Hemmat, A., Aghilinategh, N., Rezainejad, Y., and Sadeghi, M. (2010). Long-term impacts of municipal solid waste compost, sewage sludge and farmyard manure application on organic carbon, bulk density and consistency limits of a calcareous soil in central Iran. Soil Till. Res. 108, 43–50. doi: 10.1016/j.still.2010.03.007
Intergovernmental Panel on Climate Change (IPCC) (2003). “Good practice guidance for land use, land-use change and forestry,” in Prepared by the National Greenhouse Gas Inventories Programme, eds J. Penman, M. Gytarsky, T. Hiraishi, T. Krug, D. Kruger, R. Pipatti, L. Buendia, K. Miwa, T. Ngara, K. Tanabe, and F. Wagner (Hayama: Institute for Global Environmental Strategies IGES), 675.
Intergovernmental Panel on Climate Change (IPCC) (2006). “Guidelines for national greenhouse gas inventories,” in Prepared by the National Greenhouse Gas Inventories Programme, eds H. S. Eggleston, L. Buendia, K. Miwa, T. Ngara, K. Tanabe (Hayama: Institute for Global Environmental Strategies IGES), 1.4–1.21.
Killi, D., and Kavdir, Y. (2013). Effects of olive solid waste and olive solid waste compost application on soil properties and growth of Solanum lycopersicum. Int. Biodeterior. Biodegrad. 82, 157–165. doi: 10.1016/j.ibiod.2013.03.004
Leifeld, J., Siebert, S., and Kögel-Knabner, I. (2002). Biological activity and organic matter mineralization of soils amended with biowaste compost. J. Plant Nutr. Soil Sci. 165, 151–159. doi: 10.1002/1522-2624(200204)165:2<151::AID-JPLN151>3.0.CO;2-T
López-Piñeiro, A., Albarrán, A., Rato Nunes, J. M., and Barreto, C. (2008). Short and medium-term effects of two-phase olive mill waste application on olive grove production and soil properties under semiarid Mediterranean conditions. Bioresour. Technol. 99, 7982–7987. doi: 10.1016/j.biortech.2008.03.051
López-Piñeiro, A., Albarrán, A., Rato Nunes, J. M., Penaa, D., and Cabrera, D. (2011). Long- term impacts of de-oiled two-phase olive mill waste on soil chemical properties, enzyme activities and productivity in an olive grove. Soil Till. Res. 114, 175–182. doi: 10.1016/j.still.2011.05.002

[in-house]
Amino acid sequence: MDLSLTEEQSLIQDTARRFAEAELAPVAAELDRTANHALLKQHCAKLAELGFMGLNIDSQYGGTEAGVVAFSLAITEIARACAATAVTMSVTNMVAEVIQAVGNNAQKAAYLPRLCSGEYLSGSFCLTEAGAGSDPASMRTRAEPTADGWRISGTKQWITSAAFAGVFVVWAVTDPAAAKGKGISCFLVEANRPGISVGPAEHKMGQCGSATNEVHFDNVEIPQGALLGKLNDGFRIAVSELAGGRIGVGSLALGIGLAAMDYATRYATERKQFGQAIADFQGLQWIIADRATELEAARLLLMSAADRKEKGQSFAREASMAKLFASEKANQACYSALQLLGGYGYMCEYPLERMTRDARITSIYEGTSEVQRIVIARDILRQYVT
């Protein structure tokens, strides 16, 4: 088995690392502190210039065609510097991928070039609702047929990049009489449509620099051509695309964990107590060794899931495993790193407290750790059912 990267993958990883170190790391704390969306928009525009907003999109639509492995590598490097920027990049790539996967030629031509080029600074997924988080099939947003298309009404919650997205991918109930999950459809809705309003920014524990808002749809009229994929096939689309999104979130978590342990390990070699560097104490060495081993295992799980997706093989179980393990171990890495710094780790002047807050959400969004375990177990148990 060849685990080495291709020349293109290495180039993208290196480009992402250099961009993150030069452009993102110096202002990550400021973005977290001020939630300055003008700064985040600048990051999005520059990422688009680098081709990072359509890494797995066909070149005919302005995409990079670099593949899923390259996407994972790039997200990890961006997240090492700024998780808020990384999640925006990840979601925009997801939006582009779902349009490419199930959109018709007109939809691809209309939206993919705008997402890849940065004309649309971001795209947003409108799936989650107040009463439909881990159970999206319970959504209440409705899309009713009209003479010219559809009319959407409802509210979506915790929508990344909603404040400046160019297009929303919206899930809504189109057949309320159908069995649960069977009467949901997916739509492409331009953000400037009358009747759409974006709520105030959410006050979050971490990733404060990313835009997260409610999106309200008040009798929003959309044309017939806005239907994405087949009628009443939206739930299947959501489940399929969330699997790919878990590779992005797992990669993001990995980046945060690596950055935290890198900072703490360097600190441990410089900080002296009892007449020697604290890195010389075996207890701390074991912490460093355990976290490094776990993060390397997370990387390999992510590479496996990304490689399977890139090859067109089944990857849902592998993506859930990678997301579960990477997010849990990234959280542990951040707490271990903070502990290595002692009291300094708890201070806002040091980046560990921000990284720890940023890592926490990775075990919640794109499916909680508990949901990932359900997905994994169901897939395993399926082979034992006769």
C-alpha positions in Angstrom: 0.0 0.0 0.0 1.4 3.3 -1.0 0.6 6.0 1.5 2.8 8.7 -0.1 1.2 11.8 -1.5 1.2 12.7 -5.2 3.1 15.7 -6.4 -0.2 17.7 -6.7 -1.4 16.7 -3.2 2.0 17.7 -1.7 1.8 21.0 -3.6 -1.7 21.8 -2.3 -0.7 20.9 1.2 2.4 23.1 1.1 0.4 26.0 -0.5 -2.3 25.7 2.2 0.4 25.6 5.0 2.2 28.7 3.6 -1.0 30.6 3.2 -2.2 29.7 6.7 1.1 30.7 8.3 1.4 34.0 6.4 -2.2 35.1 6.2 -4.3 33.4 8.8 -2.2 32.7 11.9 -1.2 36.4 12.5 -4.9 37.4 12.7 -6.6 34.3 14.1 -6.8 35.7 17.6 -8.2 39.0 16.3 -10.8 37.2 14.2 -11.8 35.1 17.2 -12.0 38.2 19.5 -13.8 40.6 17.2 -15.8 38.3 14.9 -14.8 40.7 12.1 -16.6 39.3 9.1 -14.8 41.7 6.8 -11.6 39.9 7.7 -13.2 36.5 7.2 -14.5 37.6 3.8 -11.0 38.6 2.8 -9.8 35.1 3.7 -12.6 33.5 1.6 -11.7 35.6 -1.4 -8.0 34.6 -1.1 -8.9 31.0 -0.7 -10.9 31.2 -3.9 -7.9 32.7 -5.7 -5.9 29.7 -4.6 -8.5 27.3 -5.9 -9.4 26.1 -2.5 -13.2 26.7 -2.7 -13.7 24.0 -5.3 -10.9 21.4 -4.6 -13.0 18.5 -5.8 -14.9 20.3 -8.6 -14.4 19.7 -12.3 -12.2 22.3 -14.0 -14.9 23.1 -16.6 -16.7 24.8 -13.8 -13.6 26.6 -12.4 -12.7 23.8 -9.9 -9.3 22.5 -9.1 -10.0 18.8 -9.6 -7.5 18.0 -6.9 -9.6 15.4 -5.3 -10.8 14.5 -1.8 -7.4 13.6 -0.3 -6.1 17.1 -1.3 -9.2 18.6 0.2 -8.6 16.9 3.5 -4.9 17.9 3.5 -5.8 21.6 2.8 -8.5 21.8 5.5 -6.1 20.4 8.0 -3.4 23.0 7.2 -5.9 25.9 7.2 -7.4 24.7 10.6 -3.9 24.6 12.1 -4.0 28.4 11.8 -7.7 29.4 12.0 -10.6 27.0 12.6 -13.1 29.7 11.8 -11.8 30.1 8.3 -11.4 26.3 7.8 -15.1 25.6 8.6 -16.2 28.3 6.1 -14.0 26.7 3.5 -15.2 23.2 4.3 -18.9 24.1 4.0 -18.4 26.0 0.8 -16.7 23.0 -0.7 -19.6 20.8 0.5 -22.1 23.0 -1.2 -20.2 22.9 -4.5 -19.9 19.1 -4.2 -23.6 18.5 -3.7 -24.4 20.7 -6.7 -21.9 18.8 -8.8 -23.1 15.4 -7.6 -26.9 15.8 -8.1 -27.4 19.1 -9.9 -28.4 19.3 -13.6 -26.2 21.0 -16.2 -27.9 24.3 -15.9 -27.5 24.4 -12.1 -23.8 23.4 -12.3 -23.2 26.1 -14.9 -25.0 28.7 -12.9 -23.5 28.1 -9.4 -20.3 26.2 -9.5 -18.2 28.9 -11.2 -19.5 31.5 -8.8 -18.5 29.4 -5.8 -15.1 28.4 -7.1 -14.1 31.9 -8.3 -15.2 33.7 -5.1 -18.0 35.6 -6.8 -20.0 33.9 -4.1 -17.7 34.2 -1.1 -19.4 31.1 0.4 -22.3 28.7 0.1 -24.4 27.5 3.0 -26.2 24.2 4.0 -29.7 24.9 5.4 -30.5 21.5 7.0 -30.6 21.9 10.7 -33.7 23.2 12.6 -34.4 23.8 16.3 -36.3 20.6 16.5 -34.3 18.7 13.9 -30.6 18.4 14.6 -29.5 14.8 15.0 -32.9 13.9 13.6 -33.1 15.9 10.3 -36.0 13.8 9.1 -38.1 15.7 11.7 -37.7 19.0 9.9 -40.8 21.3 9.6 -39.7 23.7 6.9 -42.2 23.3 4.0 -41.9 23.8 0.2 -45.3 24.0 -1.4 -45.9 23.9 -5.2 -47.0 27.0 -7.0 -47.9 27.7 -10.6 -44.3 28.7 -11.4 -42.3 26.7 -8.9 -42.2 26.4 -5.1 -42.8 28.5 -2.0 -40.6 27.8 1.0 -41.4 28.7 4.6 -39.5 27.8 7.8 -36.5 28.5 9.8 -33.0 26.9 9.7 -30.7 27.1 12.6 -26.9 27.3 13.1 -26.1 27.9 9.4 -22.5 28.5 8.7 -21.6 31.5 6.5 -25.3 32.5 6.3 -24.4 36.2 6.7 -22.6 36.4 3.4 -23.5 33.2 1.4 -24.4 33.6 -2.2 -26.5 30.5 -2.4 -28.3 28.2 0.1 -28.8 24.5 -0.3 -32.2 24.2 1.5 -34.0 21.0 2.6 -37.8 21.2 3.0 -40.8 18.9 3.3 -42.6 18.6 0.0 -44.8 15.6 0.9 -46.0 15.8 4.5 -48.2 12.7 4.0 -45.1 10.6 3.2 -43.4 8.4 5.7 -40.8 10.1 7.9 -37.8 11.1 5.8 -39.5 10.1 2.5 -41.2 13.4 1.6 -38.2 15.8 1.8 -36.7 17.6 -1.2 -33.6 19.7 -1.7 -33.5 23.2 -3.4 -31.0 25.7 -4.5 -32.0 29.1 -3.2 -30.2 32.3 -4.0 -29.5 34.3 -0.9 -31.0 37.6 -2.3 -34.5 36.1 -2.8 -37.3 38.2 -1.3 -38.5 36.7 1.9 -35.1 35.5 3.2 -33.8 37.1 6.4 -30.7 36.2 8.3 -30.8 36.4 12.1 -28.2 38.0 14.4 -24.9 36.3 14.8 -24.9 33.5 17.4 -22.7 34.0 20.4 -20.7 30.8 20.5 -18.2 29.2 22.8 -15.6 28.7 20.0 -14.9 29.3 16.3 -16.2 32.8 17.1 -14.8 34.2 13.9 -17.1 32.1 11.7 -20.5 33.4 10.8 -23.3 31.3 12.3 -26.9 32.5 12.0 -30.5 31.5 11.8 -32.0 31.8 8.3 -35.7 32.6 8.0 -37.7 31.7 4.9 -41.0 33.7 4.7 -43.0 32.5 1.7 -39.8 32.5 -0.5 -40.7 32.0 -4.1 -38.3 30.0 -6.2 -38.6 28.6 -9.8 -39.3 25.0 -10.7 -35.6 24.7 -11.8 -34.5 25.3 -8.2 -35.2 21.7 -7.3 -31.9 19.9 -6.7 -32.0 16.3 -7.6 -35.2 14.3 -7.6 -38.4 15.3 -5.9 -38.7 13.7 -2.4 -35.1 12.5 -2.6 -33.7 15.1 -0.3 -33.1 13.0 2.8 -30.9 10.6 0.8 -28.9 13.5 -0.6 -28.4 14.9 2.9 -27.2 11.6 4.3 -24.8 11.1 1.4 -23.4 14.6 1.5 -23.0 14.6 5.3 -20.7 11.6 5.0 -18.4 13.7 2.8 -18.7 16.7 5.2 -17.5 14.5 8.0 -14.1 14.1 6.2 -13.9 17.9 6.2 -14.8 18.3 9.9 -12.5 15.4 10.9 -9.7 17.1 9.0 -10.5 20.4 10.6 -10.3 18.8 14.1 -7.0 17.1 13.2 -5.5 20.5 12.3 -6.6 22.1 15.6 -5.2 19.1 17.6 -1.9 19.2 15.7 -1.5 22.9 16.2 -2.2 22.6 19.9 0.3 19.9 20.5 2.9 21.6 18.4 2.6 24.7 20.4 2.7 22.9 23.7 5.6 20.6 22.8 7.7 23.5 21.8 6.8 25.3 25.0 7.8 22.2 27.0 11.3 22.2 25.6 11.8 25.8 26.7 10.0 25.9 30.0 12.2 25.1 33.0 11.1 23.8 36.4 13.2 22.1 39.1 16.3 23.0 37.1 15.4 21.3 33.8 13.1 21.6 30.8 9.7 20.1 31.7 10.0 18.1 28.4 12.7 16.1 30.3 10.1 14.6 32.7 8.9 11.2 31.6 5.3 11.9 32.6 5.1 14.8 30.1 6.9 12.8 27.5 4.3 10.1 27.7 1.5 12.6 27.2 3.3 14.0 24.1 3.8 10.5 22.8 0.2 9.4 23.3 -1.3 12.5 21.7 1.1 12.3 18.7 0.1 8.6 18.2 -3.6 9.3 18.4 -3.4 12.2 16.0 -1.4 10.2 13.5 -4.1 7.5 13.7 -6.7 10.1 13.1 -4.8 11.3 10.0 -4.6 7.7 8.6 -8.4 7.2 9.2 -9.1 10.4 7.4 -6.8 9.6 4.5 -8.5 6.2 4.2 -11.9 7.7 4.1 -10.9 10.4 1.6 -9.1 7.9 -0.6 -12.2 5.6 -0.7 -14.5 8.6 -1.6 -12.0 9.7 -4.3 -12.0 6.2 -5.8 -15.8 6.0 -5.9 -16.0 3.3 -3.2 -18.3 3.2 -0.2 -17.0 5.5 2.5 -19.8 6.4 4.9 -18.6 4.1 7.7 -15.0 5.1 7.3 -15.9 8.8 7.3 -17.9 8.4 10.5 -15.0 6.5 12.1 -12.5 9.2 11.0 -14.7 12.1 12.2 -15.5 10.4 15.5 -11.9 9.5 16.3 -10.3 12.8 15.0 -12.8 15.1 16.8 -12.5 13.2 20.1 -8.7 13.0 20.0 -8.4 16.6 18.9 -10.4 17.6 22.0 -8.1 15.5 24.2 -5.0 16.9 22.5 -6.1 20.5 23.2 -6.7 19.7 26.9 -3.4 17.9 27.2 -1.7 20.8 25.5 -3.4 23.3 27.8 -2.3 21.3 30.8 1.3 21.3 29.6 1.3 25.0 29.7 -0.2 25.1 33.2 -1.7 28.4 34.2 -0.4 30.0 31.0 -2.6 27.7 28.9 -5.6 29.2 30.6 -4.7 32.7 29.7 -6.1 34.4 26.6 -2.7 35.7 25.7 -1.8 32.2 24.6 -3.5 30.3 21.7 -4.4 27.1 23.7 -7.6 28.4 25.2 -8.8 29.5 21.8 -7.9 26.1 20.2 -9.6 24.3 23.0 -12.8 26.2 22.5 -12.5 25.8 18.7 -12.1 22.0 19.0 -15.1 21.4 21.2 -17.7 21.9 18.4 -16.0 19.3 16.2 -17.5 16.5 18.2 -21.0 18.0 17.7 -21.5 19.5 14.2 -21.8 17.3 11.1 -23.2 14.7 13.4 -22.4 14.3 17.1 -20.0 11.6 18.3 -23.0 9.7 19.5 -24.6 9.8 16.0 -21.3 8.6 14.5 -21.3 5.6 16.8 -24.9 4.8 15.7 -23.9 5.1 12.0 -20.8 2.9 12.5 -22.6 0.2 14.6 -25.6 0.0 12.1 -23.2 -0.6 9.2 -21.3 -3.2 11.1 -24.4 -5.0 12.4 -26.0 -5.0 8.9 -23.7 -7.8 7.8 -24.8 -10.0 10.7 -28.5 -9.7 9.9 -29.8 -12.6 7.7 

Lorenz, K., Lal, R., Preston, C. M., and Nierop, K. G. J. (2007). Strengthening the soil organic carbon pool by increasing contributions from recalcitrant aliphatic bio(macro)molecules. Geoderma 142, 1–10. doi: 10.1016/j.geoderma.2007.07.013
Lozano-García, B., Parras-Alcántara, L., and del Toro Carrillo de Albornoz, M. (2011). Effects of oil mill wastes on surface soil properties, runoff and soil losses in traditional olive groves in southern Spain, CATENA 85, 187–193. doi: 10.1016/j.catena.2011.01.017
Martínez-Mena, M., Alvarez-Rogel, J., Castillo, V., and Albaladejo, J. (2002). Organic carbon and nitrogen losses influenced by vegetation removal in a semiarid Mediterranean soil. Biogeochemistry 6, 309–321. doi: 10.1023/A:1020257208048
Mechri, B., Issaoui, M., Echbili, A., Chehab, H., Mariem, F. B., Braham, M., et al. (2009). Olive orchard amended with olive mill wastewater: effects on olive fruit and olive oil quality. J. Hazard. Mater. 172, 1544–1550. doi: 10.1016/j.jhazmat.2009.08.026
Murphy, D. V., Stockdale, E. A., Brookes, P. C., and Goulding, K. W. T. (2007). “Impact of microorganisms on chemical transformation in soil,” in Soil Biological Fertility–A Key to Sustainable Land Use in Agriculture, eds L. K. Abbott and D. V. Murphy (Dordrecht: Springer), 37–59.
Nasini, L., De Luca, G., Ricci, A., Ortolani, F., Caselli, A., Massaccesi, L., et al. (2016). Gas emissions during olive mill waste composting under static pile conditions. Int. Biodeter. Biodegr. 107, 70–76. doi: 10.1016/j.ibiod.2015.11.001